2. Choose Foods Rich in Phytosterols


"Phytosterols, which are plant-derived compounds, help to naturally lower total and LDL cholesterol levels. While our ancestors’ diets were abundant in phytosterols, the typical Western diet has 1/10th the phytosterols of our ancestors’ diets.1 Consuming more phytosterols can help to lower high cholesterol levels.


"You can find phytosterols in mostly all plant foods, but you will find the highest concentration in plant oils, as well as nuts and legumes."


























3. Exercise for 30 Minutes a Day


"Exercise plays a major role in lowering cholesterol. As your metabolism rises during exercise, your liver creates more of the healthy HDL cholesterol and clears away more LDL cholesterol—particularly the small-pattern LDL that leads to an imbalanced inflammation response. Heart healthy exercise can also help you lose weight, and excess weight often mean excess cholesterol.


"To reap the cholesterol-lowering benefits of exercise, you want to get at least 30 minutes of physical activity per day. It doesn’t have to be vigorous exercise; walking and dancing are both fine. The important thing is to keep active.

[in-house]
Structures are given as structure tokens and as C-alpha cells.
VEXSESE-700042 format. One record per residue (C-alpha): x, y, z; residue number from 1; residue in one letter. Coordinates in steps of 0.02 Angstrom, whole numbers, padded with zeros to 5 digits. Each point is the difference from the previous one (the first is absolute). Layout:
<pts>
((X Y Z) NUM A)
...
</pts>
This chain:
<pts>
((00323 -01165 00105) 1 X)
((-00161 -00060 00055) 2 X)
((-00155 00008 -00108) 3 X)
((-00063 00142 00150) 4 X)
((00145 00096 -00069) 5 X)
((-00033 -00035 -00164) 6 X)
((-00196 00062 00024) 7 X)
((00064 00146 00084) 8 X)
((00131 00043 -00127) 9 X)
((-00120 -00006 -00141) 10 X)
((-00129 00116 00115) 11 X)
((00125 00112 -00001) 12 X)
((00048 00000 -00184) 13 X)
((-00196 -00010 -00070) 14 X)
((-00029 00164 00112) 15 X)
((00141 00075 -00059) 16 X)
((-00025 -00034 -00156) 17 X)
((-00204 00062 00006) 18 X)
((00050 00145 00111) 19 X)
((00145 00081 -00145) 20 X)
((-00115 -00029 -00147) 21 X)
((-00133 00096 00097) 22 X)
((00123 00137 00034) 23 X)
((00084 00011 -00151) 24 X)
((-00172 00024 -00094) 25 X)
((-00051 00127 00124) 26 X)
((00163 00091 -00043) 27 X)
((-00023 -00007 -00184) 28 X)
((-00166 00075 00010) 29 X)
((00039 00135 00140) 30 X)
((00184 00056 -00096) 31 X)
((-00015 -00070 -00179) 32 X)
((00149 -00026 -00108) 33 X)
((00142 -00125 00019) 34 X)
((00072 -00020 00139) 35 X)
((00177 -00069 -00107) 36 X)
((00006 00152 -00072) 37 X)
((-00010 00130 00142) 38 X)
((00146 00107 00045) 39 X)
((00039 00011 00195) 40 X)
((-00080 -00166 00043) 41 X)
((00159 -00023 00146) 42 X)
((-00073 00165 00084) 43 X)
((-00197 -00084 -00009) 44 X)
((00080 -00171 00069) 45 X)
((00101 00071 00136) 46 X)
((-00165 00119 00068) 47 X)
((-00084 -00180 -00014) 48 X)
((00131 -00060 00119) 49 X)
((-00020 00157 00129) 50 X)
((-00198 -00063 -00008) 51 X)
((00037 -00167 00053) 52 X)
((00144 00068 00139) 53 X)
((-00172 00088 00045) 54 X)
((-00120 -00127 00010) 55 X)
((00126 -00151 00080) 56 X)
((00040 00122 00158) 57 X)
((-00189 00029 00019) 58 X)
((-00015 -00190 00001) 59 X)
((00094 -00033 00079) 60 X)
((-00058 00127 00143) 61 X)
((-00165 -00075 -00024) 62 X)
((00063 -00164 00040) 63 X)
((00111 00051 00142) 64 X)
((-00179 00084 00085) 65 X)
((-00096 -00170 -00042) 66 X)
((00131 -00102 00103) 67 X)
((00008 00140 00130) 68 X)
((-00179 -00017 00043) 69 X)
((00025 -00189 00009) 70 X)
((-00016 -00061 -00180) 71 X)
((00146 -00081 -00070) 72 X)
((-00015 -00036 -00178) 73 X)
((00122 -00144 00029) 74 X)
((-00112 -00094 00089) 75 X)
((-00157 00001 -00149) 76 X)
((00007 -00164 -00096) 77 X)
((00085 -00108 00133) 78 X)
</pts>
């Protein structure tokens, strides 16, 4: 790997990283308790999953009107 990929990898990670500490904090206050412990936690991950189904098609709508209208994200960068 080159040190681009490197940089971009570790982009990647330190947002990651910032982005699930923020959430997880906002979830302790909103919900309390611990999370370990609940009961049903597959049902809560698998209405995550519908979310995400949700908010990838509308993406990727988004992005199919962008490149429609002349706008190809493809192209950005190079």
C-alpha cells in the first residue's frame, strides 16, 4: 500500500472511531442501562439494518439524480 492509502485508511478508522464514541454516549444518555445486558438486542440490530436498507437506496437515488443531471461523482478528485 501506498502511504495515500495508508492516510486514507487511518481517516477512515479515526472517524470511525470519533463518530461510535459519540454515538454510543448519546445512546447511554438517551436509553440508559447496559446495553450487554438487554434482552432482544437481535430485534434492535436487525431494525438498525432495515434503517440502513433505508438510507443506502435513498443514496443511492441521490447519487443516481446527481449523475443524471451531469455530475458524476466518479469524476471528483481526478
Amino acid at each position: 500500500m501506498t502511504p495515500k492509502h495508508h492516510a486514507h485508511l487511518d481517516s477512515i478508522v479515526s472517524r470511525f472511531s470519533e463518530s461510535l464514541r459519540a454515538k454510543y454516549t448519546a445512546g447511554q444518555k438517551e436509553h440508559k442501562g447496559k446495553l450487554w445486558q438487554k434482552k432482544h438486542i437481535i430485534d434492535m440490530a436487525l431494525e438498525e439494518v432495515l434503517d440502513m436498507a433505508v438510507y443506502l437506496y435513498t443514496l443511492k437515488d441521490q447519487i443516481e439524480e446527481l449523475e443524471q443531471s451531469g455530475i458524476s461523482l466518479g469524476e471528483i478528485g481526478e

"In addition, adopting a simple weight-training program can also benefit those with cardiovascular health concerns. Studies indicate that strength training can maintain healthy blood pressure, cholesterol, and cardiovascular endur


4. Take Cholesterol Balancing Supplements


"Adding key nutritional supplements to your daily regimen can go a long way toward supporting healthy cholesterol and keeping levels in a normal, healthy range, including:

  • Omega-3s: Also known as “essential” fatty acids (EFAs) because they are essential for life, omega-3s help maintain normal triglyceride levels as well as healthy HDL levels.

  • Niacin (vitamin B3): This fantastic nutrient can really have an impact in helping support healthy HDL, as well as keep both triglycerides and the LDL cholesterol subtype known as Lp(a) in a healthy range.